Government ‘analysis’ on equality impacts flawed, but that is no excuse not to act
Like other public bodies, the UK government is required under the Public Sector Equality Duty to assess the impact of specific policies on ‘protected groups’ including by gender, age, race and disability. For the wide-ranging series of welfare reforms since 2010, this has been done largely through equality impact assessments, introduced in the 2010 Equality Act. As one of the authors of this week’s NIESR report on the equality impacts of recent welfare reforms, in this post I will reflect on the role and quality of the government’s own impact assessments.
In 2012 the then Prime Minister, David Cameron, said that equality impact assessments were “bureaucratic nonsense” and that policymakers should “use their judgement to do the right thing to meet the equalities duty” rather than “tick boxes”. To a certain extent, he was right. Similarly to the now ridiculed sectoral Brexit analyses most, if not all, equality impact assessments seem only to pay lip service to a requirement, rather than genuinely and thoroughly seeking to understand the wide-ranging impacts of welfare reforms.
What are the problems?
Firstly, the equality assessments are very simplistic and contain limited detailed evidence. They usually use DWP claimant data to provide a breakdown of protected groups, showing the proportion of existing claimants who would likely be affected by the reform. In some cases, the average monetary impact is calculated, but very rarely does the analysis go beyond financial considerations such as claimants’ likely responses to the reform, the impact on employment trajectories, living standards, homelessness, mental health, economic dependency within households etc. In addition, the Government has never published any document exploring the cumulative impact on individuals and households of the changes to a range of benefits, nor responded properly to the cumulative impact assessment co-authored by NIESR in 2014.
Secondly, the equality impact assessments are also surprisingly political and build arguments on controversial (non-evidenced) assumptions, particularly about behaviour of certain groups and their position in society structures. For instance, the equality impact assessment for Universal Credit acknowledges the possibility of reduced work incentives for second earners in couples (primarily women), but justifies the priority to improve the work incentives for the main earner by referring to evidence on the negative impact on children in workless households and then comments that “…second earners may be able to reduce or rebalance their house or to leave work. In these cases, the improved ability of the main earner to support his or her family will increase options available for families to strike their preferred work/life balance.” The Women’s Budget Group has raised concerns that this is reminiscent of a return to a ‘male breadwinner model’.
Similarly, the equality impact assessment for time-limiting contributory ESA acknowledges that a higher proportion of women will not be eligible for income-related ESA to compensate for the loss of income from the contributory ESA, but notes that they will be compensated otherwise since “they will generally either have a working partner or capital over £16,000 so they will not be left without income.” This is not backed up by any evidence, including on the proportion of single parents in this group, nor their average savings.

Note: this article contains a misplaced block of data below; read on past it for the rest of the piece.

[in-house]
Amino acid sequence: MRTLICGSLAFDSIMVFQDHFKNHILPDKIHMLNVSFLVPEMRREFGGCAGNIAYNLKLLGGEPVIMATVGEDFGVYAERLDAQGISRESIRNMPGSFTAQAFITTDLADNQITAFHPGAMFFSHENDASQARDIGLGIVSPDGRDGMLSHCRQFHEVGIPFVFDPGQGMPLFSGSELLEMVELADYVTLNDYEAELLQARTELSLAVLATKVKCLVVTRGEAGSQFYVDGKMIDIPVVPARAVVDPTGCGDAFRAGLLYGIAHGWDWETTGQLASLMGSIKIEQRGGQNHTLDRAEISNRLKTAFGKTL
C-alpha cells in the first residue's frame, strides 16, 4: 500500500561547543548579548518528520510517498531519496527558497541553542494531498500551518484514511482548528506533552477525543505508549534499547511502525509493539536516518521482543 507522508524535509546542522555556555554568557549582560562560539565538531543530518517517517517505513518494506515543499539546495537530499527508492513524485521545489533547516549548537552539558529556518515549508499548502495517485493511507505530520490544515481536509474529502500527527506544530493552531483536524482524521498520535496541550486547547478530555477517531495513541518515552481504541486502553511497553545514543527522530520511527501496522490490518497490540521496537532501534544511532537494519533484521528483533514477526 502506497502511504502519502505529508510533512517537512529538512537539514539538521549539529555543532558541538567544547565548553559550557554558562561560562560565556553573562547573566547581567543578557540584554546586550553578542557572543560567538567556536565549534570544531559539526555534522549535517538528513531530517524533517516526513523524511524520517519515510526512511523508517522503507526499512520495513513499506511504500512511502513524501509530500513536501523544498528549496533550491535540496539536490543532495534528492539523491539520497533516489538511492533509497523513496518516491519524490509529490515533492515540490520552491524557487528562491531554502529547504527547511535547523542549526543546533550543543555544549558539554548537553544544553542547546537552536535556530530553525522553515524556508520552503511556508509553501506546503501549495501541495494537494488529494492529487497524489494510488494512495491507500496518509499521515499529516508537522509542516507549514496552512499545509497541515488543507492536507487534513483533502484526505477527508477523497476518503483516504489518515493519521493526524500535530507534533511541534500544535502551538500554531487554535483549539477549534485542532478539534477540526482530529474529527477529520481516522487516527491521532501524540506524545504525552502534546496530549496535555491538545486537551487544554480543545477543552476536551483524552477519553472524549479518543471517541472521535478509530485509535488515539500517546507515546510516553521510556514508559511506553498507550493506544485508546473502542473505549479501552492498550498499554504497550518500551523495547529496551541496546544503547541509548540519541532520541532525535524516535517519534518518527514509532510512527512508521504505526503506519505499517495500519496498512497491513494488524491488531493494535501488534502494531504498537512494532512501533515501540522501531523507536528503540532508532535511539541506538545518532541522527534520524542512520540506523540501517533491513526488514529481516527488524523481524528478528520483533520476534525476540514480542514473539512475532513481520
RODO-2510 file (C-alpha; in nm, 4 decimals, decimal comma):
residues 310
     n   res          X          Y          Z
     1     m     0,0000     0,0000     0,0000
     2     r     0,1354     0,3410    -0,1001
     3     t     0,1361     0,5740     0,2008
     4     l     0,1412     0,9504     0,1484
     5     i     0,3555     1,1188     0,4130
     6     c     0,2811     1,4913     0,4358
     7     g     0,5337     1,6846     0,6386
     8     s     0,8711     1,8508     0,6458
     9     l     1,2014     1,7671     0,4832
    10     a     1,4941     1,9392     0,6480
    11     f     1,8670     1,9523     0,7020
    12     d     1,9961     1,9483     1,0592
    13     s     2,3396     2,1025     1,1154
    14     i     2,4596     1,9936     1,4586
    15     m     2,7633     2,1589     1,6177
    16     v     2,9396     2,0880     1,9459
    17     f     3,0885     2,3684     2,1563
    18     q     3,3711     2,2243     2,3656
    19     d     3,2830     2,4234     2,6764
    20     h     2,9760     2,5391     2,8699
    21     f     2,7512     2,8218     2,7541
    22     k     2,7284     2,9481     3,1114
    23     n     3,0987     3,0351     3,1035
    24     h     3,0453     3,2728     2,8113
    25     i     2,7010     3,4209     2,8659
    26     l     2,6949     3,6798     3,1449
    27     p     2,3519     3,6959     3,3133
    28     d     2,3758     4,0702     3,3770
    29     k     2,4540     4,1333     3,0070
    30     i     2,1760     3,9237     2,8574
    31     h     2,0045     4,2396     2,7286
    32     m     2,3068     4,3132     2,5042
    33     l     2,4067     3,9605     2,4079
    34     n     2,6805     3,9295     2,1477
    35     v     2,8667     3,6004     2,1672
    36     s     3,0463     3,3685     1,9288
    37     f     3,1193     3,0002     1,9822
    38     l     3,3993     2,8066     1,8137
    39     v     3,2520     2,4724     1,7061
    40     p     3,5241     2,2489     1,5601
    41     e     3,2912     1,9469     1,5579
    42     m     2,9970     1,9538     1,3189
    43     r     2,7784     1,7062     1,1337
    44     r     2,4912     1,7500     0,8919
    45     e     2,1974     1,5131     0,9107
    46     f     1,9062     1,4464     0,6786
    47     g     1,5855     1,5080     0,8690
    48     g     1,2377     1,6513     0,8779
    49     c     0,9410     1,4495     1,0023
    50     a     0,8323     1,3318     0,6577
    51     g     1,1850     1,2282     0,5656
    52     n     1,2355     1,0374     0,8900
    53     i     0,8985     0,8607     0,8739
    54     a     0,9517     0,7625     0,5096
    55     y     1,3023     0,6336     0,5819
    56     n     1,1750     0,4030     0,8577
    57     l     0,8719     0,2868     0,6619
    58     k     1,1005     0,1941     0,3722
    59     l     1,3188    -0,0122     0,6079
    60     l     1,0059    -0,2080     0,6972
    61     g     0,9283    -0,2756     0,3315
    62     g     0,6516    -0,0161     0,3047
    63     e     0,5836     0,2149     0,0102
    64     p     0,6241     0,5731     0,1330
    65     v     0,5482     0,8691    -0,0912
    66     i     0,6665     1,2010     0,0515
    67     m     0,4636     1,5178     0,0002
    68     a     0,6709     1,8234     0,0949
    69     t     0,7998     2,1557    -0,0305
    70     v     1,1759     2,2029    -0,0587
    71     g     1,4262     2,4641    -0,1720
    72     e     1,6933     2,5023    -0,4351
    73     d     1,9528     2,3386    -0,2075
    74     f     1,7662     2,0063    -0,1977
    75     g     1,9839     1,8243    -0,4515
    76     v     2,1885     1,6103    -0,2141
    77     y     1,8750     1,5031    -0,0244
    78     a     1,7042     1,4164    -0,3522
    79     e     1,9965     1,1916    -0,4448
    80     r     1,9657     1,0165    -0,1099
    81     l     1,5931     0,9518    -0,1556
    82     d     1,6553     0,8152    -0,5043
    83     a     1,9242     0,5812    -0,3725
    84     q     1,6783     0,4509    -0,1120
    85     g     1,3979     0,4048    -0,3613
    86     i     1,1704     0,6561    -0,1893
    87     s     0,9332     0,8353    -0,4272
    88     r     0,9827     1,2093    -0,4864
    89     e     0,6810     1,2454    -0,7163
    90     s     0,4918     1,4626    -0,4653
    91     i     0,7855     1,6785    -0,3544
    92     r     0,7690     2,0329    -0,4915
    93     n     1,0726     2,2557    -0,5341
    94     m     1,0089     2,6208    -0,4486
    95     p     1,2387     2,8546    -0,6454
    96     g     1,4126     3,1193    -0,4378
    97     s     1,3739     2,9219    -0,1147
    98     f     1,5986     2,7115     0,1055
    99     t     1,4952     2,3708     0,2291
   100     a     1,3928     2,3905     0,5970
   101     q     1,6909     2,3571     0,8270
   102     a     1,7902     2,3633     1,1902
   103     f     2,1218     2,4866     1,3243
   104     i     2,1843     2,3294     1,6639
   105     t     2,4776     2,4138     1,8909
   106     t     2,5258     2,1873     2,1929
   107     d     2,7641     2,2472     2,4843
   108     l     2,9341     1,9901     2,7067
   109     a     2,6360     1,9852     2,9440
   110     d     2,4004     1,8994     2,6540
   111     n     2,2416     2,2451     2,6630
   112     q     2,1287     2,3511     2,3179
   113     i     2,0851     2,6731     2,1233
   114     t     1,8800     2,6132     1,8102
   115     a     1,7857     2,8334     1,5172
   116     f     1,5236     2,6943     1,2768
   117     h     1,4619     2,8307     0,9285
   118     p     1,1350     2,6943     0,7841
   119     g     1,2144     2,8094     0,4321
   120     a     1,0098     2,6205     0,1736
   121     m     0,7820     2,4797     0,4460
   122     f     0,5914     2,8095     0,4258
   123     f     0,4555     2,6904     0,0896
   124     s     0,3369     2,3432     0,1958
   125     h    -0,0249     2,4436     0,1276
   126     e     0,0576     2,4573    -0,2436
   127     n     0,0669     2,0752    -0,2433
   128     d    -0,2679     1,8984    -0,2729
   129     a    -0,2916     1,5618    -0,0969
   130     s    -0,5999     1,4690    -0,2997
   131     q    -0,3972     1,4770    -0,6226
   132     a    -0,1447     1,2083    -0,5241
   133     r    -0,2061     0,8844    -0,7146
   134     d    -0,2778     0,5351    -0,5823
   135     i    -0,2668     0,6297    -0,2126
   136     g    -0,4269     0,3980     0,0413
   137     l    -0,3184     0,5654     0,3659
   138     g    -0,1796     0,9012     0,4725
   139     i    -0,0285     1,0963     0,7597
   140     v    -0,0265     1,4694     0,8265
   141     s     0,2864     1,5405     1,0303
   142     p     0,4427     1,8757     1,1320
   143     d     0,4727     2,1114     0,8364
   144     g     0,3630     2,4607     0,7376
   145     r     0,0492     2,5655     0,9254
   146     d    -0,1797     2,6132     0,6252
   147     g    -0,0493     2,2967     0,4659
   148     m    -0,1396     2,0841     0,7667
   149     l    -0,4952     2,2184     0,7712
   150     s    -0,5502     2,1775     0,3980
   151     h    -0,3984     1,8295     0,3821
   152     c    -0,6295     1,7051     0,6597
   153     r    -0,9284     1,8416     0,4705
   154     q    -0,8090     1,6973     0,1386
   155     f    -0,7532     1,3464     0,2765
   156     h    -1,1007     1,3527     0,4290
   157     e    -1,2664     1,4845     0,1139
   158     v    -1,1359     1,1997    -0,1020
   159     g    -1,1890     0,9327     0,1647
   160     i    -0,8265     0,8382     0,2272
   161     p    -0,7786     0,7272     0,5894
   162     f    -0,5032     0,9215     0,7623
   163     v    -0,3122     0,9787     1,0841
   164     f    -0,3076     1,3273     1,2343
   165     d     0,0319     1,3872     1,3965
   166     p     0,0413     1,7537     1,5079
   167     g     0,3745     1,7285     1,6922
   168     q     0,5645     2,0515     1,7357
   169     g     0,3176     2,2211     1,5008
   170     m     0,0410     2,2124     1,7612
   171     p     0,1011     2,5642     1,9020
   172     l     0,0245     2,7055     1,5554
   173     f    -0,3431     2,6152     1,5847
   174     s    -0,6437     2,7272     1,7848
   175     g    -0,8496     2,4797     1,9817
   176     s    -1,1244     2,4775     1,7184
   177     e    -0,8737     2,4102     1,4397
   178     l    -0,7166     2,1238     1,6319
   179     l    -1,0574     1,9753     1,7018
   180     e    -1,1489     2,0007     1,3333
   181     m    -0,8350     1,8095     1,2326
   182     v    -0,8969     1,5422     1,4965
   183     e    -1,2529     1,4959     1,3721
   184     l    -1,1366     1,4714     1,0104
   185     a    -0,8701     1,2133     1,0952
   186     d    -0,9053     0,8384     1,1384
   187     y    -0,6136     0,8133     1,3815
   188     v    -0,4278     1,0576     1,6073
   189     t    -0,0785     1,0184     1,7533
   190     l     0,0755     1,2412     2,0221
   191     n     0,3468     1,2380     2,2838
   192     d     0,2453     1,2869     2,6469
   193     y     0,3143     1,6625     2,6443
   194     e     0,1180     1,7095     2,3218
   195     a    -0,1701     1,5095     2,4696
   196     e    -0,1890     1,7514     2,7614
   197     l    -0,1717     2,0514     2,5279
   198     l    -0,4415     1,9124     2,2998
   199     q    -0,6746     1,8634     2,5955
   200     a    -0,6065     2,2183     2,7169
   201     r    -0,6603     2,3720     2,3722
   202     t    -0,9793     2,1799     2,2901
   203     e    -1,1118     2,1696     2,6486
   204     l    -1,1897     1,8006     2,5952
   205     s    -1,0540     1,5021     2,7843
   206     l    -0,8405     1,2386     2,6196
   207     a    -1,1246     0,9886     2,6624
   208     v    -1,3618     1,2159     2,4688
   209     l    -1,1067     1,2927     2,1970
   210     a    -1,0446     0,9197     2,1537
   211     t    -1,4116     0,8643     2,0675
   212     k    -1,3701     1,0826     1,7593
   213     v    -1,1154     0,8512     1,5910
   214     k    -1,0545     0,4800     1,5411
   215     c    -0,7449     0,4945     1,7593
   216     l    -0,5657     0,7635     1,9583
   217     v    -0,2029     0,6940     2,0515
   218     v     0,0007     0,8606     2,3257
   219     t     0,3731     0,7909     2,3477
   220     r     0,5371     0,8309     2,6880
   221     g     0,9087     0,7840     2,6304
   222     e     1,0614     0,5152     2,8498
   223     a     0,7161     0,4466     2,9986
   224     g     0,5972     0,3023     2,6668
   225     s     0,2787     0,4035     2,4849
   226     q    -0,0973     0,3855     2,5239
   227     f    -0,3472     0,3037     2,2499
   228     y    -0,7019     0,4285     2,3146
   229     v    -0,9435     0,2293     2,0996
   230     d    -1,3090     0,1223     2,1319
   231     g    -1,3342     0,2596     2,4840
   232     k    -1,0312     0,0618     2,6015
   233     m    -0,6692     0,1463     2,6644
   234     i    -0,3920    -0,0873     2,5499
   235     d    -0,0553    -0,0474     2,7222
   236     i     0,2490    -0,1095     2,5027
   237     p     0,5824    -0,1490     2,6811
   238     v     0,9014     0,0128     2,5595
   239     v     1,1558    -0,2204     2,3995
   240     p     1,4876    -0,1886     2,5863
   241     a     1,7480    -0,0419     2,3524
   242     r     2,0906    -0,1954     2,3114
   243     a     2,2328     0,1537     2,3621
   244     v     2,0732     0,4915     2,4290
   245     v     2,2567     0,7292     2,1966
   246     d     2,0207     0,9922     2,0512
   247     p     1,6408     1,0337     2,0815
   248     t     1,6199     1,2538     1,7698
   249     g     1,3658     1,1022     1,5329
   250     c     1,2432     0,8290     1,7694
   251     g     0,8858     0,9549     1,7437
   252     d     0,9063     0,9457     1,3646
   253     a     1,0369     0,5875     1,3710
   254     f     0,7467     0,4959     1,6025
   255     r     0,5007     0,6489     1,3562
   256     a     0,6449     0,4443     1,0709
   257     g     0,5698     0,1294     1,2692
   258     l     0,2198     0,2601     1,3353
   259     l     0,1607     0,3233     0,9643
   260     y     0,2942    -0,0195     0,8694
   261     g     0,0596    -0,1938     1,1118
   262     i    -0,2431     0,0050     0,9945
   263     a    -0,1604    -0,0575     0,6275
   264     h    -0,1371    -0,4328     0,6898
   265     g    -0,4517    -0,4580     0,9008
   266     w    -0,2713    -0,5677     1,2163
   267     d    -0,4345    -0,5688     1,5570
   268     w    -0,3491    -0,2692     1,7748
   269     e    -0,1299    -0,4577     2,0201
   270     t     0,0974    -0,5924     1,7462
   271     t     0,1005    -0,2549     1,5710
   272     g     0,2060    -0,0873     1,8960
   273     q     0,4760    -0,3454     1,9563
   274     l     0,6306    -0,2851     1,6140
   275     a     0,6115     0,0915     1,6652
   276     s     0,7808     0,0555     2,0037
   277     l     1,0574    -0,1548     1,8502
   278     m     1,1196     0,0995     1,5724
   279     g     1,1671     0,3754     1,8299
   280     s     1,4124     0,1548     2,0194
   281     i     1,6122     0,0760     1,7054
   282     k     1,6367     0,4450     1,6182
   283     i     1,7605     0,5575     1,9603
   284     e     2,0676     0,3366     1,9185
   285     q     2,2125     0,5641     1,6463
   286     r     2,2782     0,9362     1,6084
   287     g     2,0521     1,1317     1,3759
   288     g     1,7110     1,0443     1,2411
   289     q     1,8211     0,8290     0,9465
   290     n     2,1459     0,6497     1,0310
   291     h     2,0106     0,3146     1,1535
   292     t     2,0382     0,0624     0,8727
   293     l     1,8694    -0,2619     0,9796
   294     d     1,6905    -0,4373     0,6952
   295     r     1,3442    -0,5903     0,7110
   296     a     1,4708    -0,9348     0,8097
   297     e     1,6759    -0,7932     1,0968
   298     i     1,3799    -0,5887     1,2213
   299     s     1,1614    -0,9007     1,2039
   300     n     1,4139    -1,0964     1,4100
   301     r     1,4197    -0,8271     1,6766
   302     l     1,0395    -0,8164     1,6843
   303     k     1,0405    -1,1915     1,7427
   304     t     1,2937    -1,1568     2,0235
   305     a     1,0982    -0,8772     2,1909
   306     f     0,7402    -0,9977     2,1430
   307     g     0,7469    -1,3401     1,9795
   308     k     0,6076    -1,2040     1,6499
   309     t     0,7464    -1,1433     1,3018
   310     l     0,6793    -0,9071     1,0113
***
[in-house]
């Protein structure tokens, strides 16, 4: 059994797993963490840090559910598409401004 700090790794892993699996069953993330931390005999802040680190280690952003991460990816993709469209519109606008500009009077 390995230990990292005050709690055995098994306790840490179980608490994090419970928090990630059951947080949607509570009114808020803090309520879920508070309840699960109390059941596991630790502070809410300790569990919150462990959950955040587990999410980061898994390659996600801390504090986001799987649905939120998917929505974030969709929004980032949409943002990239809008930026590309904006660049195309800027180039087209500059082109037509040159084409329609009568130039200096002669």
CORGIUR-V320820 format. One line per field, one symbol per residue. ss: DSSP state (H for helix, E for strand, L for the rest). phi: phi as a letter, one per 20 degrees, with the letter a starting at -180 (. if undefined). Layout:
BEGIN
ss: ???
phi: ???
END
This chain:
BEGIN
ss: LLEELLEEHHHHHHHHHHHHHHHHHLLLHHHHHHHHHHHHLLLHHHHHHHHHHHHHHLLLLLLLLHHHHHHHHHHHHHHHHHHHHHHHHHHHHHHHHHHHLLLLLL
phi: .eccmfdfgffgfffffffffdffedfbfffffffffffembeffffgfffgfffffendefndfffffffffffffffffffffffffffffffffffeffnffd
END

Another problem is the strange choice of comparators. For instance, when assessing housing welfare reforms, impact assessments tend to compare the proportion of affected claimants with the overall Housing Benefit caseload rather than the UK population. This leads many equality impact assessments to conclude that policies are gender neutral, simply because the existing policy framework was already disadvantaging women. See for instance the equality assessment for the bedroom tax, which concludes that “there is no differential impact by gender” or the equality assessment for Universal Credit which concludes that the policy is gender neutral, and that men and women are treated equally under Universal Credit when they “are in the same circumstances.” However, women are often not in the same circumstances. Surely, the fact that women are in a more disadvantaged position prior to the reform and therefore are affected more negatively should be captured in any conclusion about the gendered impact of a policy.
The best we got, and lack of quality is no excuse not to act
Despite their faults, the equality impact assessments remain the single most detailed piece of evidence on the impact of welfare reforms since 2010. Even in their current form, they are invaluable to understand the impact on protected groups, particularly in benefit areas which have received less attention among researchers and media.
Ultimately, the main issue with the equality impact assessments is a political one. The existing evidence on the disproportionate impact on protected groups, whether published by government or research organisation, has never been properly considered or acted upon by government. Our research published this week by the Equality and Human Rights Commission, alongside an updated cumulative impact assessment, clearly shows the disproportionate impact on protected groups, in particular on disabled people and lone parents. These issues need to be urgently addressed, for the government’s commitment to the Public Sector Equality Duty to be taken seriously.